The art of everything 86 – TecArts

If you had to associate Japan with one particular make and model of car you would be hard pressed to argue anything other than the Toyota AE86.  This humble little fifth generation Corolla is Japan’s darling of drift cars, undeniably the best car for delivering tofu in, and has captured the souls of tuners and car fanatics all over the world.  So when Kamata-san, his brother and their father decided to specialise in tuning one model of car it wasn’t a difficult choice to make it the humble hachiroku.

The goal of Tec-Arts is simple, push AE86 and 4AG tuning to the absolute extremes.  One of the great things about this garage is that it’s a family affair; dad looks after the restoration side of things, while the brothers play with the competition and horsepower side of things.  It is located on the outskirts of Tokyo and unless you know exactly where to go you wouldn’t even know it was there.  After seeing their ‘bubblegum’ purple creations at events all over Japan, I decided it was time to go and see firsthand what treasures were stashed away at their workshop.

In my time I have come to realise that the best tuning shops are the unassuming ones, cramped, equipment and parts spread all across the shop, it’s a place to get down to business, no need for spacious offices and photo studio style setups.  These guys are interested in one thing and one thing only – to make the top-shelf AE86s.  Space in Japan is premium, cars are stored on hoists above other cars, and no one knows how to maximise space like the Japanese.  Even the office was now a makeshift parts room.  For any 86 fan, the name Tec-Arts is special, this humble little shop is one of the most respected shops around.  I mean, Keiichi Tsuchiya trusts them with his personal hachiroku, enough said.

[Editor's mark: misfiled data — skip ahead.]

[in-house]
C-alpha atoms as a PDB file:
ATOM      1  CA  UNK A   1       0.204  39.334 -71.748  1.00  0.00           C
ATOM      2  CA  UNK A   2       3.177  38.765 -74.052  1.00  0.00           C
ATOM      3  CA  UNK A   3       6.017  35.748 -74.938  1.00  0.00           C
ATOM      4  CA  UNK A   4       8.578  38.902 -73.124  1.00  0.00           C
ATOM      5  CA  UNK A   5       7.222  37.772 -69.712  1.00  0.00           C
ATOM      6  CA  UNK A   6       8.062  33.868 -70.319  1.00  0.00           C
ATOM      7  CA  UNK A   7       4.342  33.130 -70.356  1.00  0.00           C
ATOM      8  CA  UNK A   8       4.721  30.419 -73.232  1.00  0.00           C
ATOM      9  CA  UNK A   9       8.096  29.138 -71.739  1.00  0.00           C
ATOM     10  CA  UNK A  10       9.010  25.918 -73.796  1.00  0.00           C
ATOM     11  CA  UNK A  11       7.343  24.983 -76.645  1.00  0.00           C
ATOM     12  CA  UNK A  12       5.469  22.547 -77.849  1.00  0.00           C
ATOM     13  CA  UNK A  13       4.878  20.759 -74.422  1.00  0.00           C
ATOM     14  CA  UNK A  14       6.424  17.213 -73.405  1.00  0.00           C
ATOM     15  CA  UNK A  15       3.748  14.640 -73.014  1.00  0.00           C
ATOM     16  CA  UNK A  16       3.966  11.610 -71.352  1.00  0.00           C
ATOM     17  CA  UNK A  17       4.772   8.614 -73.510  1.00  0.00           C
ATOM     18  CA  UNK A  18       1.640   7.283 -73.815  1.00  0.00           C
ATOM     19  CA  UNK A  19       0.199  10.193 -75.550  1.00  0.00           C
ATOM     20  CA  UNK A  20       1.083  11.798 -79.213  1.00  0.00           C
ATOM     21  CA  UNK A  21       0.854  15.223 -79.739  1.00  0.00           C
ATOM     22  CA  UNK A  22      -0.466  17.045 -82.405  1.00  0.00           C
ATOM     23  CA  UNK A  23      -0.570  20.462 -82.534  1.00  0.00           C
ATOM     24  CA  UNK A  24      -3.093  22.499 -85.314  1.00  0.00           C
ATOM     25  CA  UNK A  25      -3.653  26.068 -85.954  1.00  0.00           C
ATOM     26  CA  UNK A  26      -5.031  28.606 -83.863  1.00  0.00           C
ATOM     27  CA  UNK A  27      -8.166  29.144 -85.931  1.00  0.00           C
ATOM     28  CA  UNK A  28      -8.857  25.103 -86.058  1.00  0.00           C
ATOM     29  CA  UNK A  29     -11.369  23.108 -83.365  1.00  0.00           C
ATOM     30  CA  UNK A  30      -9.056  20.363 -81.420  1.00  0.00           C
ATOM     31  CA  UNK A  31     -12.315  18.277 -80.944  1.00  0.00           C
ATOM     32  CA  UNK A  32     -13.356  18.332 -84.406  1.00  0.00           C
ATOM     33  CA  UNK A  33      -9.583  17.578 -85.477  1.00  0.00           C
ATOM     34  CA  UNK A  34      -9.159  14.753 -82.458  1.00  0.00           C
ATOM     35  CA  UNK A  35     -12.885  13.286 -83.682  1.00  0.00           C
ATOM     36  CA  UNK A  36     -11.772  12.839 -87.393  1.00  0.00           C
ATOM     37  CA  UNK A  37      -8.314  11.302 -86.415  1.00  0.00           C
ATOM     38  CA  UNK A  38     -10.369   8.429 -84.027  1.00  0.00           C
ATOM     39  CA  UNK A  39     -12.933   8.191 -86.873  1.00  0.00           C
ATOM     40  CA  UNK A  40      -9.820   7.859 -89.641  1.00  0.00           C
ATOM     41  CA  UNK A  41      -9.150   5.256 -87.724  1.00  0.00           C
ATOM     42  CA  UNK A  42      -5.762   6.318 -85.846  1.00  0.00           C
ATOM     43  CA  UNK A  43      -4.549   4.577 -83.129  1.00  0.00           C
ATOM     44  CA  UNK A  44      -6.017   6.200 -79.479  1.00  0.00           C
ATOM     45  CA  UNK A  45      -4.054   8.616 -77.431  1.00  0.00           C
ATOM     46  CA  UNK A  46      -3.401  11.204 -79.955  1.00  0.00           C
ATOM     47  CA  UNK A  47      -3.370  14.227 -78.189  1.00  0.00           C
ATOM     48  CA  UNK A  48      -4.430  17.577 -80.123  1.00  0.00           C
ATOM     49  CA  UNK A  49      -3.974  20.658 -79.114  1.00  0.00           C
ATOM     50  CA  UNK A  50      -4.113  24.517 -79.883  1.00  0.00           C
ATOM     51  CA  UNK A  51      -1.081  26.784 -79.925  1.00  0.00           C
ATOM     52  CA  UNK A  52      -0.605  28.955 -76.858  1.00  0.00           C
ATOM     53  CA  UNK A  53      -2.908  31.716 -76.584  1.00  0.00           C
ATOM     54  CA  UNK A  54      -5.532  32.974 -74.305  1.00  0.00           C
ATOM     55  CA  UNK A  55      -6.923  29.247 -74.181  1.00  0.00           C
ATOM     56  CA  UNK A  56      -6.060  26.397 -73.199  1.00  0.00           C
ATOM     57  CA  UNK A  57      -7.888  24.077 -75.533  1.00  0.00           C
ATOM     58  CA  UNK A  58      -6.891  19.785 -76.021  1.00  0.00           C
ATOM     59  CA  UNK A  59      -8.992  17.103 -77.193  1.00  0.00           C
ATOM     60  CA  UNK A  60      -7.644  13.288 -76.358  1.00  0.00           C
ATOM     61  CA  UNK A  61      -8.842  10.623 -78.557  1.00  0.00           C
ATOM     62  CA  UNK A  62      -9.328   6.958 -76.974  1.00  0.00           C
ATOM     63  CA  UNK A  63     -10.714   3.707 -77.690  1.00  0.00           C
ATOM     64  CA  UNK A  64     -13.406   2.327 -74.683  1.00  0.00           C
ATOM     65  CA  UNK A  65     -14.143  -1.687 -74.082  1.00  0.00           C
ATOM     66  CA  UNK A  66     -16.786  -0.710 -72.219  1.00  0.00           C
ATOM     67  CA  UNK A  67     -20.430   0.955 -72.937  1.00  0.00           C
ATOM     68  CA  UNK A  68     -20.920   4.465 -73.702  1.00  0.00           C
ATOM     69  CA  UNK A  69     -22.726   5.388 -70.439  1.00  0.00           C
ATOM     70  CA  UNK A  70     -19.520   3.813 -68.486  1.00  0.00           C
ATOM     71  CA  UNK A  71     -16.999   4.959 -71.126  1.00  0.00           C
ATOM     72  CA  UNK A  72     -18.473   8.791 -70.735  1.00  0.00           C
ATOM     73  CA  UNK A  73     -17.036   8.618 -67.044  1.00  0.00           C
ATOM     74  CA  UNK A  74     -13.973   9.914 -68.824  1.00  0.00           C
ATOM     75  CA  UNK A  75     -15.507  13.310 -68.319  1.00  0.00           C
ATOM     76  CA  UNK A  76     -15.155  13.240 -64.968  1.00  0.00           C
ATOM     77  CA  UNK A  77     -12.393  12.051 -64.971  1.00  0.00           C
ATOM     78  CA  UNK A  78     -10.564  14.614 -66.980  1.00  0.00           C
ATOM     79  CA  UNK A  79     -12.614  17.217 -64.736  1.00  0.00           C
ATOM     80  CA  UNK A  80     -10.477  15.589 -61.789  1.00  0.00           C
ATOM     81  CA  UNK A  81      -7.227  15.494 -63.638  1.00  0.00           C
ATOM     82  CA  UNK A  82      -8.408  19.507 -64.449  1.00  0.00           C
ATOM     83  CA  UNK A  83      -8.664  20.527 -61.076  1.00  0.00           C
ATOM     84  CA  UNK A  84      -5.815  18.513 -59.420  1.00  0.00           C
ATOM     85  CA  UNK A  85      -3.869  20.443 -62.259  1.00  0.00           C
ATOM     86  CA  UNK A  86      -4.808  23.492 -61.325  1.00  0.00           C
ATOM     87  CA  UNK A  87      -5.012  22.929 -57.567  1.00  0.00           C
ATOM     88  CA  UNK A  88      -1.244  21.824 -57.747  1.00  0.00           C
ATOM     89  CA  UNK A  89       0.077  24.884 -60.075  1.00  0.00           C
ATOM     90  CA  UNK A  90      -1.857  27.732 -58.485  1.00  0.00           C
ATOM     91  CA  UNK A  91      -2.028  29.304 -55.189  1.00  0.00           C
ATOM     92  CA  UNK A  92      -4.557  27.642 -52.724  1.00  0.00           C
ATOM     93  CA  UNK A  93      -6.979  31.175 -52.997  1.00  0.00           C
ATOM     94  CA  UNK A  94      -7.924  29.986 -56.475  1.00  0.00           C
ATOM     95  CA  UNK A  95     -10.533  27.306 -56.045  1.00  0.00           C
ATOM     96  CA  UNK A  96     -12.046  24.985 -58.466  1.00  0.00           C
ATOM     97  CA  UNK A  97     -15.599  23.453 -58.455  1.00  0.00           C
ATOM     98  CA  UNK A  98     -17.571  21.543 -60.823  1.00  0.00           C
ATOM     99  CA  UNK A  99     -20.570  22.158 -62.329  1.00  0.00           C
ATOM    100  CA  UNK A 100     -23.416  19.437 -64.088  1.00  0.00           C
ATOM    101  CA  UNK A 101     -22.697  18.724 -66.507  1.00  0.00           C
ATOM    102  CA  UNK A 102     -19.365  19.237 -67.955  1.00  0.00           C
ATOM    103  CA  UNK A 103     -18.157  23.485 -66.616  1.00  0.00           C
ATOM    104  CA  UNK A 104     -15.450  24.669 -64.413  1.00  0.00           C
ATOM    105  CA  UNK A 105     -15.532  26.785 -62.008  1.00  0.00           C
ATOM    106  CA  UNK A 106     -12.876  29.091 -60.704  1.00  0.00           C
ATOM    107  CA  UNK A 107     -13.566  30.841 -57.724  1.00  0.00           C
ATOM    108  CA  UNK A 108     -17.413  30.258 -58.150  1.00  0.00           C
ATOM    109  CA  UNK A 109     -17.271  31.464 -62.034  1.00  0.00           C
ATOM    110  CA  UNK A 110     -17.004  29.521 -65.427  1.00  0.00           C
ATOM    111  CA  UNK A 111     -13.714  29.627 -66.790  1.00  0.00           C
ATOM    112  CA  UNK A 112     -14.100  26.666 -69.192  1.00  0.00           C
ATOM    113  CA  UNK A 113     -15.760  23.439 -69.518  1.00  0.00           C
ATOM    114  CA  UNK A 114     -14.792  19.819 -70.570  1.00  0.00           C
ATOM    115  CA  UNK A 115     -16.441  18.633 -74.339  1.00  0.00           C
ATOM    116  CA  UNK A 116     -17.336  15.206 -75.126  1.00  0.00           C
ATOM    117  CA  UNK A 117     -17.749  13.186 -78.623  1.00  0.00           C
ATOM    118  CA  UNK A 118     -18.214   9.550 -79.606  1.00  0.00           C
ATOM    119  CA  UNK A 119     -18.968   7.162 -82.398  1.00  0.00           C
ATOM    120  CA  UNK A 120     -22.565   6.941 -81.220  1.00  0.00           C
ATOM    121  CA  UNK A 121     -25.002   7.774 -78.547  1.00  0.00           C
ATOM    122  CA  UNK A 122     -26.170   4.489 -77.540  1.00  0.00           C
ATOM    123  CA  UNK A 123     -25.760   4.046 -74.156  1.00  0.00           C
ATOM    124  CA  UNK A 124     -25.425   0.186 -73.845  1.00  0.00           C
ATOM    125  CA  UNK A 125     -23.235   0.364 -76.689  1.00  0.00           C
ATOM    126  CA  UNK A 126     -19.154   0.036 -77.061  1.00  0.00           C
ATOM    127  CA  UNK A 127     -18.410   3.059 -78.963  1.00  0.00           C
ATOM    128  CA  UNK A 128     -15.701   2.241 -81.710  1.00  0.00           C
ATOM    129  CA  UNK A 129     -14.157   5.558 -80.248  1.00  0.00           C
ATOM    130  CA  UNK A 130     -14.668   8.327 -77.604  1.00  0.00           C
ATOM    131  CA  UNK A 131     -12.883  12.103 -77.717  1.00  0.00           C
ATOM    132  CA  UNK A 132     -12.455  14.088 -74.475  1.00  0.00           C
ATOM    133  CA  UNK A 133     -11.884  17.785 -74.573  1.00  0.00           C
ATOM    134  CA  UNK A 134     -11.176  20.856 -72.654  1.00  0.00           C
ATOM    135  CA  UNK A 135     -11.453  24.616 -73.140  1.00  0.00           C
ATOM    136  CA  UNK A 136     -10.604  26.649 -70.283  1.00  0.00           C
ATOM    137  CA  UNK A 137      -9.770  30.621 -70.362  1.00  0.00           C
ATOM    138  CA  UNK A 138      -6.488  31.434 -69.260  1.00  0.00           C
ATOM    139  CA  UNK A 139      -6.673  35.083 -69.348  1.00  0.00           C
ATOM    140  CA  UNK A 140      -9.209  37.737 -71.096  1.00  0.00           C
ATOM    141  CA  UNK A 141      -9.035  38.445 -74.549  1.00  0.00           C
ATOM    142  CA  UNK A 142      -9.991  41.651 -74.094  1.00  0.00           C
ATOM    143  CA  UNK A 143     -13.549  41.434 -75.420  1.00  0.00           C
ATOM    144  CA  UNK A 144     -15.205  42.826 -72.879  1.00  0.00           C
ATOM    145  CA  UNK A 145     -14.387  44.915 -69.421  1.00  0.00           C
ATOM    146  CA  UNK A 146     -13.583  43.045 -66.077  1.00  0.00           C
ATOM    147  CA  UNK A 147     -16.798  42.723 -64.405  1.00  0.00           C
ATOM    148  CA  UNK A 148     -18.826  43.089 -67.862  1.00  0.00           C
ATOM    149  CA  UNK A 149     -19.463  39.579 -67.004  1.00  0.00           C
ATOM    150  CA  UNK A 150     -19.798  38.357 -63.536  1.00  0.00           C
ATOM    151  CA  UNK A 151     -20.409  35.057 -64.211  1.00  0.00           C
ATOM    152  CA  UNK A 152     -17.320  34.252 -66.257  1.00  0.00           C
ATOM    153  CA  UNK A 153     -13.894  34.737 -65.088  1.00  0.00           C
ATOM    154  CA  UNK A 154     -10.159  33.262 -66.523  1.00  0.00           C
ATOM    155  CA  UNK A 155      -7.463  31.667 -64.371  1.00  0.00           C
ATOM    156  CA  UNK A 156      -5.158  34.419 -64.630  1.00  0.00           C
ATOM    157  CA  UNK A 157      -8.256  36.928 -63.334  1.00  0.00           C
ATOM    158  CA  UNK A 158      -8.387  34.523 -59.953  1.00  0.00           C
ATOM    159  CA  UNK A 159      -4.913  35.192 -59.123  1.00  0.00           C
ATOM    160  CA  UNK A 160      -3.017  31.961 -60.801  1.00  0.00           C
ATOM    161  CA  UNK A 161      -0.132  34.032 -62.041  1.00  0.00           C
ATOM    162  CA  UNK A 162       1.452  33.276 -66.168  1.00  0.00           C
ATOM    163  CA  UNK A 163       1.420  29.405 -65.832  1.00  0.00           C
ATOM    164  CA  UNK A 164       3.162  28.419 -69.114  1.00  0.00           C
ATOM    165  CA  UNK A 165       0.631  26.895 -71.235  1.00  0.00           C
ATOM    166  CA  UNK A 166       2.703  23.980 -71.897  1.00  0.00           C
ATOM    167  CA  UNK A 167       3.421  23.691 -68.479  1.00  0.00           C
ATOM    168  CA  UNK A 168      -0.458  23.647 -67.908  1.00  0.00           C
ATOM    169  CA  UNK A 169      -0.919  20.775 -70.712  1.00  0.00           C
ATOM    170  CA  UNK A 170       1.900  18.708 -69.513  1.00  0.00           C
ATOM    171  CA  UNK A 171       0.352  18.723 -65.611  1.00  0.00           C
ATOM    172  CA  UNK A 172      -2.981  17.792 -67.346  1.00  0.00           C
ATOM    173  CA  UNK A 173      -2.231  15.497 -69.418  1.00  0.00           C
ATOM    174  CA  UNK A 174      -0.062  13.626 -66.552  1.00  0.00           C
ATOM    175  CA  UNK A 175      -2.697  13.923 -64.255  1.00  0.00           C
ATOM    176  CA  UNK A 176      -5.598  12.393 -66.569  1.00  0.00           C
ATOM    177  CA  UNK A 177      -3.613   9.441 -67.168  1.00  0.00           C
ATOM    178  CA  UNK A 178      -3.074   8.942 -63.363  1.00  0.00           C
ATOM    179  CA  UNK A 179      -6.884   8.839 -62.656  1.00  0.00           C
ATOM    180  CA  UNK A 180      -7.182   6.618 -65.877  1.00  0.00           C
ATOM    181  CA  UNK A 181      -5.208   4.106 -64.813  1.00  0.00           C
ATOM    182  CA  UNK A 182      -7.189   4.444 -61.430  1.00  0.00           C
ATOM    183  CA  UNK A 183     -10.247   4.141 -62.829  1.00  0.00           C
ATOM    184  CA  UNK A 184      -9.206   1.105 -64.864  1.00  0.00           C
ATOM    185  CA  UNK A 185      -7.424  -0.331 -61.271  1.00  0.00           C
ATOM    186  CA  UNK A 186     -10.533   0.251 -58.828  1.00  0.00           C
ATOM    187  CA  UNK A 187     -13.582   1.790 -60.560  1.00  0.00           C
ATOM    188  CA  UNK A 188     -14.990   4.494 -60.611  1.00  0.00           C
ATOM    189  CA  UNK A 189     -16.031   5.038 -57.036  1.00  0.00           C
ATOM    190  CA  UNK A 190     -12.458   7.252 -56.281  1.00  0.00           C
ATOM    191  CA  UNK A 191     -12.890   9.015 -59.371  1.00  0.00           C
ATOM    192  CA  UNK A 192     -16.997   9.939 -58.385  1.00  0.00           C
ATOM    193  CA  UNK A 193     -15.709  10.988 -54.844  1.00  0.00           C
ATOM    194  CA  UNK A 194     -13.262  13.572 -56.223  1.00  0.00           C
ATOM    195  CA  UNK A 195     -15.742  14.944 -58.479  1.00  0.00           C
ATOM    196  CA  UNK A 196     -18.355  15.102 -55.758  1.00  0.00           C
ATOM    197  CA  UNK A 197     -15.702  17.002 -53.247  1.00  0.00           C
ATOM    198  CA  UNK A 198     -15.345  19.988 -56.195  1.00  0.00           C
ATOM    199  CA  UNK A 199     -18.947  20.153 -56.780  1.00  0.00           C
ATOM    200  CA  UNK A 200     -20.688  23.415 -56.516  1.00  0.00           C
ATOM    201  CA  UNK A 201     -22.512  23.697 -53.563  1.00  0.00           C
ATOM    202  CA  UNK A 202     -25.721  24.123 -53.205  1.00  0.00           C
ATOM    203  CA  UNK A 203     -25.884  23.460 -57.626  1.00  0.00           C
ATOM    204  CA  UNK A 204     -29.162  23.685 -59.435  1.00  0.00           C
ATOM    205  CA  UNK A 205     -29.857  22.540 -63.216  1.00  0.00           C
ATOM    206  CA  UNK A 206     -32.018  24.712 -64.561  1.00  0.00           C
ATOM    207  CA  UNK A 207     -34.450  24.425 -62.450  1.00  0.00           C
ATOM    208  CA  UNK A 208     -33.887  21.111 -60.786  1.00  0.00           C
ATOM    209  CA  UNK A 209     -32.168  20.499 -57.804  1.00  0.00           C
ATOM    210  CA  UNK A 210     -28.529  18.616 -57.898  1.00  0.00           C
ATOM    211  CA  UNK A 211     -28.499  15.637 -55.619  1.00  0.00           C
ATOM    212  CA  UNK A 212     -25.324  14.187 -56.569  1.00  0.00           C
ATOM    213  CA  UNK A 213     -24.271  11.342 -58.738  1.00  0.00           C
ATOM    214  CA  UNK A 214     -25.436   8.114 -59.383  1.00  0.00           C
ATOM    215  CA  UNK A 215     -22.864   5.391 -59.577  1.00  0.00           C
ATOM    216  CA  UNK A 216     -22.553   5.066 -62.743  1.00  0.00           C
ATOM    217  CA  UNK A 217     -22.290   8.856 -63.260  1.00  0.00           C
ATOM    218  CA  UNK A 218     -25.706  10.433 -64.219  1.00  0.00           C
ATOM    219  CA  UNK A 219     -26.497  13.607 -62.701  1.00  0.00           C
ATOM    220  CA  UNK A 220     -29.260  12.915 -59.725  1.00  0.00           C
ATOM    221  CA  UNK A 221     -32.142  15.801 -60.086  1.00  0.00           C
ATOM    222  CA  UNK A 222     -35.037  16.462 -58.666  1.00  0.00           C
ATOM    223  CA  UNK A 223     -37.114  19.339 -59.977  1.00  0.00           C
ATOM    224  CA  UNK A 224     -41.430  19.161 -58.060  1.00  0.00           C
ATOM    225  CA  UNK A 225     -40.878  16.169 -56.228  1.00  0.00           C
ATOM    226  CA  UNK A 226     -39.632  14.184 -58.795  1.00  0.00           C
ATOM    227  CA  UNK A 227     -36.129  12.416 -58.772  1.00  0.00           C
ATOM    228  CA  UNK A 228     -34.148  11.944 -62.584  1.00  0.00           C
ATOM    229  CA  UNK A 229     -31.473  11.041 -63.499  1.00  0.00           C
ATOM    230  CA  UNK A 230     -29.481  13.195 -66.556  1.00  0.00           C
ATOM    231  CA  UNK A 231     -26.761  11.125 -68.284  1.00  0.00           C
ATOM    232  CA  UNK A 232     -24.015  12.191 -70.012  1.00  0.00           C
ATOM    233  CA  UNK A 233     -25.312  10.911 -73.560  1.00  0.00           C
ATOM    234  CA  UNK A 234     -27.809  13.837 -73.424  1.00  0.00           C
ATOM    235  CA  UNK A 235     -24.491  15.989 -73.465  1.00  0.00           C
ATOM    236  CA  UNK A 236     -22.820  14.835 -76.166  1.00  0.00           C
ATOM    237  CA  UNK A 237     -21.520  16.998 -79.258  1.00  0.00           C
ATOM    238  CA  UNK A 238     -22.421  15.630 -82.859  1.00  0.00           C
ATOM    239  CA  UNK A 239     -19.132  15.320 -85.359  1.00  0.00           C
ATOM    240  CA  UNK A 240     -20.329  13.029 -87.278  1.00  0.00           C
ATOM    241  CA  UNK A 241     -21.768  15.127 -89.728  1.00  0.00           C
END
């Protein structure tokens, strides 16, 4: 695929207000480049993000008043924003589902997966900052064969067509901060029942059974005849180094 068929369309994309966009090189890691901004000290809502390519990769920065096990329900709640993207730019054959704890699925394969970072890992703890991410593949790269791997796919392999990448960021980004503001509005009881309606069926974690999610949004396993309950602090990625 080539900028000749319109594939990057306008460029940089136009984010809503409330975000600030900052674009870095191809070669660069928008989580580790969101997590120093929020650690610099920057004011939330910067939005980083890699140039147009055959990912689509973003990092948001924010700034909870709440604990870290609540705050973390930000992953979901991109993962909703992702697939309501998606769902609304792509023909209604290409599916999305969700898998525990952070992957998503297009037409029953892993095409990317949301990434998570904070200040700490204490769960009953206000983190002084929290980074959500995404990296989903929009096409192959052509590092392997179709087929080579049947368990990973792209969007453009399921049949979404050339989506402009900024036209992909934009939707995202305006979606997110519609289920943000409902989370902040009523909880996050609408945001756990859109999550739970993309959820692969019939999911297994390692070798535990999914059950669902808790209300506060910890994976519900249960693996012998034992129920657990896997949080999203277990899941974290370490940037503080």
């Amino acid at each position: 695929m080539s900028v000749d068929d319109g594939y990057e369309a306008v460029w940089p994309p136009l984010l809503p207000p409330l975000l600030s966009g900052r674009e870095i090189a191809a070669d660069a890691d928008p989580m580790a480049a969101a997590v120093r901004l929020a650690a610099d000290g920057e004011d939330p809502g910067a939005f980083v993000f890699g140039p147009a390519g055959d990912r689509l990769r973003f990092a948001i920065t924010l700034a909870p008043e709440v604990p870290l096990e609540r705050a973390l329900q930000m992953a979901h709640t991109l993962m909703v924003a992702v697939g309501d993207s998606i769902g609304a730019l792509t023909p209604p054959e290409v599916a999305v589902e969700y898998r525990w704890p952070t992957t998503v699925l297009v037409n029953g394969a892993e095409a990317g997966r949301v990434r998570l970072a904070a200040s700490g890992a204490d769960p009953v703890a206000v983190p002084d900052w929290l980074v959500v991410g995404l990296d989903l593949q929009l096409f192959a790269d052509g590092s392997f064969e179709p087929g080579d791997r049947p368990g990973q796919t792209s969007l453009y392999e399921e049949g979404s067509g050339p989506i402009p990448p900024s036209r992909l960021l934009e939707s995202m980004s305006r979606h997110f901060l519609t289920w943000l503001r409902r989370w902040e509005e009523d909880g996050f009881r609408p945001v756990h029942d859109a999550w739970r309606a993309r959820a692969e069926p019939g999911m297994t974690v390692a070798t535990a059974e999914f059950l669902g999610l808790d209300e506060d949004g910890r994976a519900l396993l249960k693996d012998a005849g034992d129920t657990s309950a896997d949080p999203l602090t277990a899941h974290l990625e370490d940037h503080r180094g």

Standing at the workshop door I shout out an ‘ohayou gozaimasu!’ and quickly out walks a friendly-faced Kamata-san.  After a little chitchat and introductions were sorted he simply asked ‘What would you like to shoot?’  This is one difficult question to answer!  Sitting to my right is Tsuchiya’s personal 86, a tuned ‘black limited’, and their N2 machine sitting perched on the hoist as well as the hachi that was featured in the latest Initial D movie.

Of course I decided to start off by just having a look around the workshop and having a chance to soak it all in.  Glancing around the purple N2 car was sitting pretty on it’s purple hoist, while on the ground was a few purple axle-stands, and even the griders were purple.  You soon realise these guys don’t do ‘stock’.  Of course the heart and soul of the business and their success is undoubtedly with the N2 machines.  ‘The N/A 16-valve 4AGE makes 239PS @ 10,000rpm’ he tells me while peering underneath the car into the engine bay.  An 82mm high-compression pistons, some serious head work, 304 degree cams with its JUN Auto balanced crankshaft, and titanium conrods has put this car into ‘god-like’ status among the Japanese fans.

Looking around the pedigree was incredible, taking a chassis that is already three decades old and continuing to improve them and make them quicker is not an easy feat.  Despite being giant killers in the motorsport and heavy tuning world, they also do a lot of specialized, tailored work for customers.  Just as we were standing in the entrance a familiar exhaust note reverberated in the long skinny driveway.  ‘Ahh okyakusan da!’ he muttered as one of his latest customers arrived.  Keeping with the top shelf tin in the carkpark this customer 86 was equally as tidy, and very original.  ‘Many customers come to us for preparing their cars for shaken (WOF), basic maintenance, and anything else that is haciroku specific’.